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09/08/2016

News in brief: Khan introduces air quality alerts for Londoners; Andy Burnham announced as Labour candidate for Manchester mayor

London air pollution / iStock_48706088

A round-up of planning news: Tuesday 9 August, 2016

Khan introduces air quality alerts for Londoners

Mayor of London Sadiq Khan has announced that he is introducing air quality alerts at bus stops, Tube stations and road-sides across London to warn people during the worst incidents of air pollution.

Khan has just finished an initial consultation on a “comprehensive package” of measures to clean up London’s “filthy air”. Of the nearly 15,000 people that responded to this consultation, 79 per cent of respondents stated that they wished to receive information when air pollution was high or very high so that they could take precautions to limit the impact on their health.

From Monday 15 August during days of high and very high pollution, air quality alerts will be displayed at:

  •  2,500 bus countdown signs and river pier signs across London

  •  140 road-side dot matrix message signs on the busiest main roads into London, with instructions to switch engines off when stationary to reduce emissions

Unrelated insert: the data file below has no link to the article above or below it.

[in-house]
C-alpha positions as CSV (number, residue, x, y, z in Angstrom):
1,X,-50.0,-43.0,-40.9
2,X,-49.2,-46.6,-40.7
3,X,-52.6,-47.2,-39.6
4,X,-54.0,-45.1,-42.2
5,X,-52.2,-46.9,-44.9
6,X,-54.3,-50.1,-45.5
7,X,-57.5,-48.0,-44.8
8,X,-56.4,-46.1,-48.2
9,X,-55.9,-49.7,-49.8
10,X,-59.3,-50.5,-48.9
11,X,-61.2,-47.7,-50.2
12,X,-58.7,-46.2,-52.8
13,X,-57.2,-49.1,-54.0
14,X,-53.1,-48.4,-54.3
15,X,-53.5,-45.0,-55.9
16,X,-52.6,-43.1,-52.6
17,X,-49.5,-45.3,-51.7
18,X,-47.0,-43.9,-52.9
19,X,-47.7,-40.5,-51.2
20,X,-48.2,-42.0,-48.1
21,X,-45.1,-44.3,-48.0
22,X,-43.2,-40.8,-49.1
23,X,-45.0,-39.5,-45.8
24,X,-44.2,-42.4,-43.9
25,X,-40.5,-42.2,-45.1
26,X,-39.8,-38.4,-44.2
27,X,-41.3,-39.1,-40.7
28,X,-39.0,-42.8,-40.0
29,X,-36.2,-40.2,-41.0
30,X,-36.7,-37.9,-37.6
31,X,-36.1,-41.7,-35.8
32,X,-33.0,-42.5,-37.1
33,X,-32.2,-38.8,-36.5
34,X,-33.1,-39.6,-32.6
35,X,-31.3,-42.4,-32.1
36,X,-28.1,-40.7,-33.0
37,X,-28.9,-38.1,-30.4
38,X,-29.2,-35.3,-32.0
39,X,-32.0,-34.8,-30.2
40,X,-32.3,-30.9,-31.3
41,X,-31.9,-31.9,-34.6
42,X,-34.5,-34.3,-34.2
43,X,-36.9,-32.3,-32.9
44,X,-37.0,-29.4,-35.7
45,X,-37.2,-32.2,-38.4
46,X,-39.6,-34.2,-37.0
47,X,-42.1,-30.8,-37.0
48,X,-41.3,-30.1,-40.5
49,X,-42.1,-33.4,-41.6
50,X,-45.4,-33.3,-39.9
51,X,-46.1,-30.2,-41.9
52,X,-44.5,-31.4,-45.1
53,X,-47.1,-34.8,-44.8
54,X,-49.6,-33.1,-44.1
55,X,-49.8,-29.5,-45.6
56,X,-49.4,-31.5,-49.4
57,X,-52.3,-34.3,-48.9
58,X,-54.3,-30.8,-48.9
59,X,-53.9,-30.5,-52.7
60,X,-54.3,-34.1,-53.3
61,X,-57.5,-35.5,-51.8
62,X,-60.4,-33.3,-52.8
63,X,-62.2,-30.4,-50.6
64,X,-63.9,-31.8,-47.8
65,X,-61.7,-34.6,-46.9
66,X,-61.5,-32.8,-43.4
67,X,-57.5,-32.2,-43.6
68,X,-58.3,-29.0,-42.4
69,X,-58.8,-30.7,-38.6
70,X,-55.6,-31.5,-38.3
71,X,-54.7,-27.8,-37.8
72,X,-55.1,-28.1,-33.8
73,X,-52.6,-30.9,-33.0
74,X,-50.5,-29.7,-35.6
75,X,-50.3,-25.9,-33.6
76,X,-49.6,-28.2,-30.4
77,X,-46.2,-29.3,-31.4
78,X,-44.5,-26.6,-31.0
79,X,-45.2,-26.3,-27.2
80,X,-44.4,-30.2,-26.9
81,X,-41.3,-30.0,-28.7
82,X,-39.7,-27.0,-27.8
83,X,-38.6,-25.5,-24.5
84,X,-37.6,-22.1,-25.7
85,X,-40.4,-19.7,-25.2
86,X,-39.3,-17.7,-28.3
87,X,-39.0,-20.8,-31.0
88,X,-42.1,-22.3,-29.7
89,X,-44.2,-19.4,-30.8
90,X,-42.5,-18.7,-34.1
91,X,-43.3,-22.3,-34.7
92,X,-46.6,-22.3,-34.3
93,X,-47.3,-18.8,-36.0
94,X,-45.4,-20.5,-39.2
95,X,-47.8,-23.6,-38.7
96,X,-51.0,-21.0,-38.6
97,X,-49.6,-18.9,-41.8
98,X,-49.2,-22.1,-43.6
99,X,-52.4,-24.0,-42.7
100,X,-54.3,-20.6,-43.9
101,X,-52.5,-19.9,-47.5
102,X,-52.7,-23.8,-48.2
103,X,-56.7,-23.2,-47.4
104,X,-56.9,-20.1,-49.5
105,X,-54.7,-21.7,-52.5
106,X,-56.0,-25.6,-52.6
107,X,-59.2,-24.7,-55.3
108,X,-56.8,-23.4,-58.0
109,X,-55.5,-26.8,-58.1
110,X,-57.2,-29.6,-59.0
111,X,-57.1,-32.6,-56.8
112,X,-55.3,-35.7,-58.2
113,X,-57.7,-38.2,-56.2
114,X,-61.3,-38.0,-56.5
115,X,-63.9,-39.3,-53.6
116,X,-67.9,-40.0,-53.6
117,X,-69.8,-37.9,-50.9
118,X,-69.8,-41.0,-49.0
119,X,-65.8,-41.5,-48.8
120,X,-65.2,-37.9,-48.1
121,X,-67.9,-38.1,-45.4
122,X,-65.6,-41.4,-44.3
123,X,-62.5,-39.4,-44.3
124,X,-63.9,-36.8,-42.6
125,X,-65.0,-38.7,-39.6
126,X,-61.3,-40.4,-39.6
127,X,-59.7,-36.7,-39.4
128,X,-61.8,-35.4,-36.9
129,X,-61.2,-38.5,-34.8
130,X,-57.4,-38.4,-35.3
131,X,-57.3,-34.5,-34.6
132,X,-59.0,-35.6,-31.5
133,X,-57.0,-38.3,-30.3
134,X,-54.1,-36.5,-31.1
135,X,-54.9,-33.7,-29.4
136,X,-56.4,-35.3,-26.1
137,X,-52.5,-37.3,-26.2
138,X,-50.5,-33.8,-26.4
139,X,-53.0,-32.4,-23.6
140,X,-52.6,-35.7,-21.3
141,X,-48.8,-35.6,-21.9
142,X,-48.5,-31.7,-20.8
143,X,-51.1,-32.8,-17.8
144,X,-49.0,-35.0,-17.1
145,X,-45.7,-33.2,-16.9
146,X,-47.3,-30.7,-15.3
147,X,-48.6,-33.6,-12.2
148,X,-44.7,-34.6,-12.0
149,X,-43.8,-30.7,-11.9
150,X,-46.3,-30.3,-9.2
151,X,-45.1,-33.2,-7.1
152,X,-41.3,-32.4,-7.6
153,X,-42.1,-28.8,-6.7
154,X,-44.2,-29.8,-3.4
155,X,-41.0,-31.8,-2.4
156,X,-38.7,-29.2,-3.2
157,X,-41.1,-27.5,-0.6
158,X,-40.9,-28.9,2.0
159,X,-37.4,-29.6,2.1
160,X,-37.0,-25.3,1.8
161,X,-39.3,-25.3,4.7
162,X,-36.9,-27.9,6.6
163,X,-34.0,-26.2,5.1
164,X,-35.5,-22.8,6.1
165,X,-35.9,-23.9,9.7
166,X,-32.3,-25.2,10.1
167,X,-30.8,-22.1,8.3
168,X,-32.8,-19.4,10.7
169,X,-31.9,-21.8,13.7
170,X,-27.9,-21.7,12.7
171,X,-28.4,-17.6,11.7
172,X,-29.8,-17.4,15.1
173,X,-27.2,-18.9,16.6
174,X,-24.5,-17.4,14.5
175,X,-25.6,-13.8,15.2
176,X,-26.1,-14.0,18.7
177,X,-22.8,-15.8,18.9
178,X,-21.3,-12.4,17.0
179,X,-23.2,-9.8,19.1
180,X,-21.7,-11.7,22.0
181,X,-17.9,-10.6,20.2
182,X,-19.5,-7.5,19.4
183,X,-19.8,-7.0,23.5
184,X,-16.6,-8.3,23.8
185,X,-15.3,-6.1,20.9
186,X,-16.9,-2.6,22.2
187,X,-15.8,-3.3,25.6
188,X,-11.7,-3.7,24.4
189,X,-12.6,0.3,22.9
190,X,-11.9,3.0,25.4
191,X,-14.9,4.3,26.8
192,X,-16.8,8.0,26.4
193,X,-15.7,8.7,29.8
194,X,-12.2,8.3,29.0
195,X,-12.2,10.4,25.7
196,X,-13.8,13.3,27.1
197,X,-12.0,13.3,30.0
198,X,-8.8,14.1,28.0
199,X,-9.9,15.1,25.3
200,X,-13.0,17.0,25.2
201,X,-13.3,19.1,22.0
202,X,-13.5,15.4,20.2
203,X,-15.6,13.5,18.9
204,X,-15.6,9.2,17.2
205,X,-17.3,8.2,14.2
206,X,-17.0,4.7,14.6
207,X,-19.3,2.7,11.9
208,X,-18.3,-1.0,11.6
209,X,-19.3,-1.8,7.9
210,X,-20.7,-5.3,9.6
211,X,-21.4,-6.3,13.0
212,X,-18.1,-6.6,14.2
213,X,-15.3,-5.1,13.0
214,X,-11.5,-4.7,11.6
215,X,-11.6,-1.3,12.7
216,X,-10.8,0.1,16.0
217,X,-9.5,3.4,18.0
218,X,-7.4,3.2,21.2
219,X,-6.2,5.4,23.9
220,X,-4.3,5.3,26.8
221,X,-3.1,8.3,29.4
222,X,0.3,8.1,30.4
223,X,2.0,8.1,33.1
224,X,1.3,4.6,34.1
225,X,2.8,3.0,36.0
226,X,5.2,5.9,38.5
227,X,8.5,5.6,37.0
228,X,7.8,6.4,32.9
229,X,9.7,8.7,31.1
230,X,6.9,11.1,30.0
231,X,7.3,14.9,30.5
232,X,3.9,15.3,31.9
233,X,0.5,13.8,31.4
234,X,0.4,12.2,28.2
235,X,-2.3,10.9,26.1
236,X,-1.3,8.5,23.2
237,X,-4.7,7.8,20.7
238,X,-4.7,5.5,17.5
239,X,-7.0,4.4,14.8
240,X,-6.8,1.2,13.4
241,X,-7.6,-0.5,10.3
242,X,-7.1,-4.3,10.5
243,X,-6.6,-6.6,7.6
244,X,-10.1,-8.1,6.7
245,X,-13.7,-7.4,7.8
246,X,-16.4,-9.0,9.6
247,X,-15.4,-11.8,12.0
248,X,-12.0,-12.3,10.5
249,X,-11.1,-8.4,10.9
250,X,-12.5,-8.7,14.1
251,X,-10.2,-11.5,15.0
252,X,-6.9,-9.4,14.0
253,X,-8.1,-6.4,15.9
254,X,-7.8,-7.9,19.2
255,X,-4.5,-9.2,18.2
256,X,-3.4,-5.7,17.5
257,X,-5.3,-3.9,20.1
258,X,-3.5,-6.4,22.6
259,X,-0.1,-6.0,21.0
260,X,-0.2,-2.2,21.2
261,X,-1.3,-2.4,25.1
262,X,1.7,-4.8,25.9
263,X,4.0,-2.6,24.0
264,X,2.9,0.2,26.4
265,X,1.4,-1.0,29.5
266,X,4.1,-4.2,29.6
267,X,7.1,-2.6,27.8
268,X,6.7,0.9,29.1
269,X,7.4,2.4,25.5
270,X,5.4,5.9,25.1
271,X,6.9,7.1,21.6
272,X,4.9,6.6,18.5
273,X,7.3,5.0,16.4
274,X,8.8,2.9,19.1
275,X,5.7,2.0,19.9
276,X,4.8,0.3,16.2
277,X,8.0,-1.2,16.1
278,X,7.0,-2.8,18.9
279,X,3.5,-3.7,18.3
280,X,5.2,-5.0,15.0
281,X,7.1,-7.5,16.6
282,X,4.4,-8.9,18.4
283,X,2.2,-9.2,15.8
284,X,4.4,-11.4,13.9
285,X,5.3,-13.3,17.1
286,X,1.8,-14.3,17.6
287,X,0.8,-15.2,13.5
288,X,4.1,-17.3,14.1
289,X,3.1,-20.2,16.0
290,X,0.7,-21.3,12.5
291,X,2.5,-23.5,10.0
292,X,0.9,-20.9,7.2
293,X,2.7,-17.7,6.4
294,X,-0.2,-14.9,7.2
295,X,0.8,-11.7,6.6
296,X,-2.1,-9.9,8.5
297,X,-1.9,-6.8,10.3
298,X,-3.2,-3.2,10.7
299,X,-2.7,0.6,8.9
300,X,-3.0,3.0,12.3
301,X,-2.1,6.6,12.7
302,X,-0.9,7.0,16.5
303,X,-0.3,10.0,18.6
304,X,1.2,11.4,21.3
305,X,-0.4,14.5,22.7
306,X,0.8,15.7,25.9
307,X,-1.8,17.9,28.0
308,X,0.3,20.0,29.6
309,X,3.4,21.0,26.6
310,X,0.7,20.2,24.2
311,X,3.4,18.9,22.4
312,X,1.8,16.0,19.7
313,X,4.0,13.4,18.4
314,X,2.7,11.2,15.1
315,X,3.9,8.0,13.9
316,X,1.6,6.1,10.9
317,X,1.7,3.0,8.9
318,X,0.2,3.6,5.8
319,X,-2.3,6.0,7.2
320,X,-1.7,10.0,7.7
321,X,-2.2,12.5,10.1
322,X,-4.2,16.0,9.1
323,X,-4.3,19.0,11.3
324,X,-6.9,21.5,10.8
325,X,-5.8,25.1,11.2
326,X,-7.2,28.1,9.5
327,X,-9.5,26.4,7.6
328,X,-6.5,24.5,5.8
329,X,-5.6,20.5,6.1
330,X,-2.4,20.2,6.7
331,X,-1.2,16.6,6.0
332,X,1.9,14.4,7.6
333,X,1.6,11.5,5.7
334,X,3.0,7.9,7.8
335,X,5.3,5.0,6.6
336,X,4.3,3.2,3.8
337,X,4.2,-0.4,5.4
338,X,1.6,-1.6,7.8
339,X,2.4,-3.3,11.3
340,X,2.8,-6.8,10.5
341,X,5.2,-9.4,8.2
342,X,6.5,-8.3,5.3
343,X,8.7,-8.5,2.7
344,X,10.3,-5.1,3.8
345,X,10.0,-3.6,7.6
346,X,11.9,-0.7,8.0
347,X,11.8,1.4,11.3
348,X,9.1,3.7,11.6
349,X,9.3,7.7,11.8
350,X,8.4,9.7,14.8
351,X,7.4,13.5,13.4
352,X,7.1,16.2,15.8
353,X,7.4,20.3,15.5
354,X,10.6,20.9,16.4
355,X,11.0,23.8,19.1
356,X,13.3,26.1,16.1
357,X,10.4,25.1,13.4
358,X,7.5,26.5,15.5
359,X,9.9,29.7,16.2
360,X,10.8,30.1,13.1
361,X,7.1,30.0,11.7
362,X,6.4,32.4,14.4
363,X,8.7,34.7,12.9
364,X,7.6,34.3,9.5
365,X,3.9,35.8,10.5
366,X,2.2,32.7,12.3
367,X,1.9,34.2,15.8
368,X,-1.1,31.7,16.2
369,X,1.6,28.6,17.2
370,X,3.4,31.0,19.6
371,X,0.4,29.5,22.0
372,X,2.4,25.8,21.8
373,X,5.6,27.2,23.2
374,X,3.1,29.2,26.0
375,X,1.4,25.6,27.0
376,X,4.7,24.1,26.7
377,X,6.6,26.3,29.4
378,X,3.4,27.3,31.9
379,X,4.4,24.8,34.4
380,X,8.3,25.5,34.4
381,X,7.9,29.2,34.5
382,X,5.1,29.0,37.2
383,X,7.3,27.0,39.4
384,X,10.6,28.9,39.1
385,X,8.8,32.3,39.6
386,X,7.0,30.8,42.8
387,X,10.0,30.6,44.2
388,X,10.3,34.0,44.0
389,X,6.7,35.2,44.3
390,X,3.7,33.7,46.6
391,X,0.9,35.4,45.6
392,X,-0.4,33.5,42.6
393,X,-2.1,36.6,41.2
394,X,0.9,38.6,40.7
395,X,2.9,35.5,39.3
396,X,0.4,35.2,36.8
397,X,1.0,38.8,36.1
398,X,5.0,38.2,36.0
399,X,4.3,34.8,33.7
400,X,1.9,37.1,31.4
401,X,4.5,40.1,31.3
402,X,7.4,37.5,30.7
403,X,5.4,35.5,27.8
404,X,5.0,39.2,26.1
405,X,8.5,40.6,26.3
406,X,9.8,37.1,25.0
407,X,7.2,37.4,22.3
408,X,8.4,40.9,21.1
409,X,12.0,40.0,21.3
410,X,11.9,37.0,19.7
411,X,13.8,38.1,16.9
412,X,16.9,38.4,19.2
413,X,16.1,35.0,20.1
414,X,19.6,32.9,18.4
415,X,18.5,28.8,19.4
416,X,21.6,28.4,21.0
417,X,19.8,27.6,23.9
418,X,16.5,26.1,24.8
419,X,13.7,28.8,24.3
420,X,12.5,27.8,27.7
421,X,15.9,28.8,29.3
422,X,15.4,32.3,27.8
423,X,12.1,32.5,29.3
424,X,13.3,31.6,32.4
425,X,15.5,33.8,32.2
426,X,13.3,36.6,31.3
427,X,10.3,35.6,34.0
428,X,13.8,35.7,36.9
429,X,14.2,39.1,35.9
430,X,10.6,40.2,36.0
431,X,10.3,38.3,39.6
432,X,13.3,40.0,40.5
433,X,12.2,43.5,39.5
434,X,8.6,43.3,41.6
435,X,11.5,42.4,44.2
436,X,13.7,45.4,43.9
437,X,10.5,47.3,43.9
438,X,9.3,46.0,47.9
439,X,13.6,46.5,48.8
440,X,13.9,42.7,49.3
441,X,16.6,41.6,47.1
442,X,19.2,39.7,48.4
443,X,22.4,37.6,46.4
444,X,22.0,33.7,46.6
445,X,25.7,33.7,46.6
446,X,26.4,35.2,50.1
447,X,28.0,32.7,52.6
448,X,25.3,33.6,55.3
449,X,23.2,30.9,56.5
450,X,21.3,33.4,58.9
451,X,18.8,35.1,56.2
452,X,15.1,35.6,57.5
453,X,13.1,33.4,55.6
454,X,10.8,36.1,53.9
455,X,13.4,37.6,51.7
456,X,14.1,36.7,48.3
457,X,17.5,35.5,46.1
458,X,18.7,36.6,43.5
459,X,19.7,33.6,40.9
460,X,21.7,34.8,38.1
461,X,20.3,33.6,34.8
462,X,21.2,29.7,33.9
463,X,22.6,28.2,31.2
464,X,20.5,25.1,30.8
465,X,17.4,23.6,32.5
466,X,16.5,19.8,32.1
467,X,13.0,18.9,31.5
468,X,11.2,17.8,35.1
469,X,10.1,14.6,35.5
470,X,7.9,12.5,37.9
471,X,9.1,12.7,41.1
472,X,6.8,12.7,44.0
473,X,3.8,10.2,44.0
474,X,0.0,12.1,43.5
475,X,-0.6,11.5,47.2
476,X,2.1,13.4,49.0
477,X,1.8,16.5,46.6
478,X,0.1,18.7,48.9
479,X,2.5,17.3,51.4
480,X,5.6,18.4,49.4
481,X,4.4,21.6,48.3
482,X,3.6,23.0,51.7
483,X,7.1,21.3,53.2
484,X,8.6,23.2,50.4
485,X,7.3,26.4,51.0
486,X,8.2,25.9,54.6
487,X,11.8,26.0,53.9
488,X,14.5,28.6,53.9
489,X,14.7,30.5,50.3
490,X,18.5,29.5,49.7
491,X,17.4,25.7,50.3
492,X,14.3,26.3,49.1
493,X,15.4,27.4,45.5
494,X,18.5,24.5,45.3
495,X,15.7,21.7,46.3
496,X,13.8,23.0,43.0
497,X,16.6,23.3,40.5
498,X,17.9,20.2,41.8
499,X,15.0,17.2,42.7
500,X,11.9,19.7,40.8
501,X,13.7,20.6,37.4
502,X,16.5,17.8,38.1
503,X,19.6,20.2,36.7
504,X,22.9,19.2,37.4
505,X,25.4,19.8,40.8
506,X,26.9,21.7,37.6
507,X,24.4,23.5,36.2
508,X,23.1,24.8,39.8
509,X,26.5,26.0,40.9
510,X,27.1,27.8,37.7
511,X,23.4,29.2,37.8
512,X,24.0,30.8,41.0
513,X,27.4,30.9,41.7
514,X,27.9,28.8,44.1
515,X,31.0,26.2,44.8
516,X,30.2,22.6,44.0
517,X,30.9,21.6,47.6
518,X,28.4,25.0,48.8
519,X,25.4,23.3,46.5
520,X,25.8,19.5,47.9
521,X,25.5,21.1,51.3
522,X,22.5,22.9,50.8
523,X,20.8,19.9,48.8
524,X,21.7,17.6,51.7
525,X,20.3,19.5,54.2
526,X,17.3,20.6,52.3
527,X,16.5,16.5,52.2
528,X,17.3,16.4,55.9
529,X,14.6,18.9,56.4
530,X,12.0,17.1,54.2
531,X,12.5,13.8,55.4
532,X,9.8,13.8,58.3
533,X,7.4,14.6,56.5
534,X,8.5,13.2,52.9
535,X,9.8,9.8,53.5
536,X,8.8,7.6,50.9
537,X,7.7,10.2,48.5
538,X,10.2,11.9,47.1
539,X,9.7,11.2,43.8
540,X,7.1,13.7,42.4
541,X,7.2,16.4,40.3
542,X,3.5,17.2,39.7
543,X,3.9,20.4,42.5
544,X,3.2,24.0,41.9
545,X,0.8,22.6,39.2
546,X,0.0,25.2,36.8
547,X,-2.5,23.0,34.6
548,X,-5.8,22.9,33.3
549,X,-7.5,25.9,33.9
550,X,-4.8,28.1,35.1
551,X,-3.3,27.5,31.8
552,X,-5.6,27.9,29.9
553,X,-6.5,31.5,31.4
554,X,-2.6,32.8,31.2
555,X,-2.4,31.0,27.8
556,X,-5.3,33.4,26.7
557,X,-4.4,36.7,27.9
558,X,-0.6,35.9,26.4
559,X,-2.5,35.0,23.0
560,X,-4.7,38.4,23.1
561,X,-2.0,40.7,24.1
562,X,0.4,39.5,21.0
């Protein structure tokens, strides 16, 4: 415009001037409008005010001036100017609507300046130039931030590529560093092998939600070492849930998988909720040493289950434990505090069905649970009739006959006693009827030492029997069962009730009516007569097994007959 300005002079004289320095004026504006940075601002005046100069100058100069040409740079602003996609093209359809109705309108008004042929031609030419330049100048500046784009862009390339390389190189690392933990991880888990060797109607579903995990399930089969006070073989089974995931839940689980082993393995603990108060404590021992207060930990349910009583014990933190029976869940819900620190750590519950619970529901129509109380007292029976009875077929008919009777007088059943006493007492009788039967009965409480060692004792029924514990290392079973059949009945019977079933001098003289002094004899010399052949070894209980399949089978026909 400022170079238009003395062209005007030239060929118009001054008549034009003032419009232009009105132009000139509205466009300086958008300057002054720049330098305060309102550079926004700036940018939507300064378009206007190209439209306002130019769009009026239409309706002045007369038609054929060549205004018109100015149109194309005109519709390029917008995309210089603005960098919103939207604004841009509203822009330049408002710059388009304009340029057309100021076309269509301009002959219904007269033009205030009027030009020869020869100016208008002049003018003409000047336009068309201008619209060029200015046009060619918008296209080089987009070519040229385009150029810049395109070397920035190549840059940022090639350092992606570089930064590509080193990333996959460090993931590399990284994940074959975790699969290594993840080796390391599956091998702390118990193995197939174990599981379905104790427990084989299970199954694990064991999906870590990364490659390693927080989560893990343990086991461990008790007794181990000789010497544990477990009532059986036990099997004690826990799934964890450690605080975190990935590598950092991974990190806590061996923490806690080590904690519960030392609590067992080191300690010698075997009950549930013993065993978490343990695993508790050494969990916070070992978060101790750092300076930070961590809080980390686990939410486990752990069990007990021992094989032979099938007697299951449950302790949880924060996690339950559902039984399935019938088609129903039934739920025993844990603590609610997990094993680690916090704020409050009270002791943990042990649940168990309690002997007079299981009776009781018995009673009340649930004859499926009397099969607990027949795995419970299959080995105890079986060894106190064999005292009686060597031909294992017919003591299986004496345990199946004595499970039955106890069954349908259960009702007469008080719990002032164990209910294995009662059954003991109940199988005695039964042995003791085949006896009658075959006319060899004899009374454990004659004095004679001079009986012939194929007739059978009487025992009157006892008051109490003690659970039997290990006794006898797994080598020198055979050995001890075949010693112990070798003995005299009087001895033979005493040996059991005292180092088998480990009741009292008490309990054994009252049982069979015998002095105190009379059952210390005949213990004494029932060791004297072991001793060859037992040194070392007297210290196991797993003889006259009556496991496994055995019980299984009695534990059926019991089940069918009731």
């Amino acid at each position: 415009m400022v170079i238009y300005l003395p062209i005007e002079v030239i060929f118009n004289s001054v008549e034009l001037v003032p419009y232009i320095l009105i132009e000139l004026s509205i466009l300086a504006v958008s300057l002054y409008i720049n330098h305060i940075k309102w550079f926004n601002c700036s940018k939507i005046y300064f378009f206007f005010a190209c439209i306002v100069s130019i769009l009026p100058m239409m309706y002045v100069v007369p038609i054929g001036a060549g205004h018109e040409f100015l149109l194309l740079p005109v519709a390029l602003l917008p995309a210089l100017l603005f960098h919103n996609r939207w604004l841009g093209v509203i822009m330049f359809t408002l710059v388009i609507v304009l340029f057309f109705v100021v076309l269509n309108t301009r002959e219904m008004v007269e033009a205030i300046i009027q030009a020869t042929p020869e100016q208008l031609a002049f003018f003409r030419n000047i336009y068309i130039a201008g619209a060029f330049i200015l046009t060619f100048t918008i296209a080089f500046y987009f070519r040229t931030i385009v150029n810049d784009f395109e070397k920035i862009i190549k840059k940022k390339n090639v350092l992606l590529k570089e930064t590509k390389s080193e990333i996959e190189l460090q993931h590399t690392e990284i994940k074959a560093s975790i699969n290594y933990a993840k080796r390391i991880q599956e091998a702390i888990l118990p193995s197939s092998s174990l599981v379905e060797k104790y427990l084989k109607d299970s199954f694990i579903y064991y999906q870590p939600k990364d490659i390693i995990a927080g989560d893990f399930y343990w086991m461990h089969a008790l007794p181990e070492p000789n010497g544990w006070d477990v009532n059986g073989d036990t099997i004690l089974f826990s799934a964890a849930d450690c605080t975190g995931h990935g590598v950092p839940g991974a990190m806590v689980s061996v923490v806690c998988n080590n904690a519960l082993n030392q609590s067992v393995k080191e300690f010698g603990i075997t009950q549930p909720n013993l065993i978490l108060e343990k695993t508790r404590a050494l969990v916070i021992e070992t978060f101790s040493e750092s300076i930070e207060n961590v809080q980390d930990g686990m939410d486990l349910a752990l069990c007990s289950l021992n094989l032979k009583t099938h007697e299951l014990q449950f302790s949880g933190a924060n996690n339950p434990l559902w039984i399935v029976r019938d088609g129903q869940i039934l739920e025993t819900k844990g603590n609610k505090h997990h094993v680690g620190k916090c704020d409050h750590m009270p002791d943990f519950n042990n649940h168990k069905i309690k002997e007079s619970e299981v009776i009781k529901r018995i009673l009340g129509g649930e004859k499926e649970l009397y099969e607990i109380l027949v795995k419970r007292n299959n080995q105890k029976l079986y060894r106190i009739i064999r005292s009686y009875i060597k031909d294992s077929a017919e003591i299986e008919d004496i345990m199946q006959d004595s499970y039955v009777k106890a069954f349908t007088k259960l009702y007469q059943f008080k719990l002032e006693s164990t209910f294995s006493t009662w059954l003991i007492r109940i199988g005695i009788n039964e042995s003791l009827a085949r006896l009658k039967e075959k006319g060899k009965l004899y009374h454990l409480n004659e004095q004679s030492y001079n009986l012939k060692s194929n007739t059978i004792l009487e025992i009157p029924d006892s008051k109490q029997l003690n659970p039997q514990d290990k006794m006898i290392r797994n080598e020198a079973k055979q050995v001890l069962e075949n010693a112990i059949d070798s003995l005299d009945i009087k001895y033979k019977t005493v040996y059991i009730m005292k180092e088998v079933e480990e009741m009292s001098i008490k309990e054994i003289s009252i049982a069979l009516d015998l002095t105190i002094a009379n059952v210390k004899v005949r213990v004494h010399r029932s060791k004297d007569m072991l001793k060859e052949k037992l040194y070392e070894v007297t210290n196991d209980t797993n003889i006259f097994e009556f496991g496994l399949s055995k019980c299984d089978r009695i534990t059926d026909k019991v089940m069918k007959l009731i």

•  Electronic update signs in the entrances of all 270 London Underground stations

Depending on the alert level and communication channel, the information provided will include: advising people to walk, cycle or use public transport where possible to help improve air quality; to reduce strenuous activity if experiencing symptoms; advising asthma sufferers and other vulnerable groups that more frequent use of inhalers might be needed.

Khan said: “Unlike my predecessor, I believe that Londoners have a right to know about the quality of the air that they breathe. These new alerts will allow them to take precautions and help them plan ahead to avoid the worst instances of air pollution."

Leon Daniels, TfL’s managing director of surface transport, added: “We are working with the Mayor to deliver an ambitious and wide-ranging programme to improve air quality across the capital. An important part of this work is to raise awareness and provide advice to people on how they can personally contribute to this work.”

 

Andy Burnham announced as Labour candidate for Manchester mayor

Shadow home secretary Andy Burnham has been voted as Labour’s candidate for Greater Manchester’s first mayoral election next May.

Burnham beat interim mayor Tony Lloyd and Bury South MP Ivan Lewis after a vote by local party members last Friday (5 August).

Having previously served under Tony Blair and Gordon Brown as culture secretary and health secretary, Burnham told the government he would ensure that it follows through on its promise of a northern powerhouse if he wins the 2017 election.

 

345,400 sq ft bigbox unit approved for Core 42

Hodgetts Estates has been given approval by North Warwickshire Borough Council for Core 1, a large-scale logistics facility at its Core 42 distribution hub in the West Midlands.

Core 1 will comprise a warehouse with 345,400 square feet of associated office space as well as extensive trailer parking and associated service yard, infrastructure and associated landscaping and amenities. It is planned to have a BREEAM rating of ‘Very Good’ and an Energy Performance Certificate CO2 index rating of ‘A’.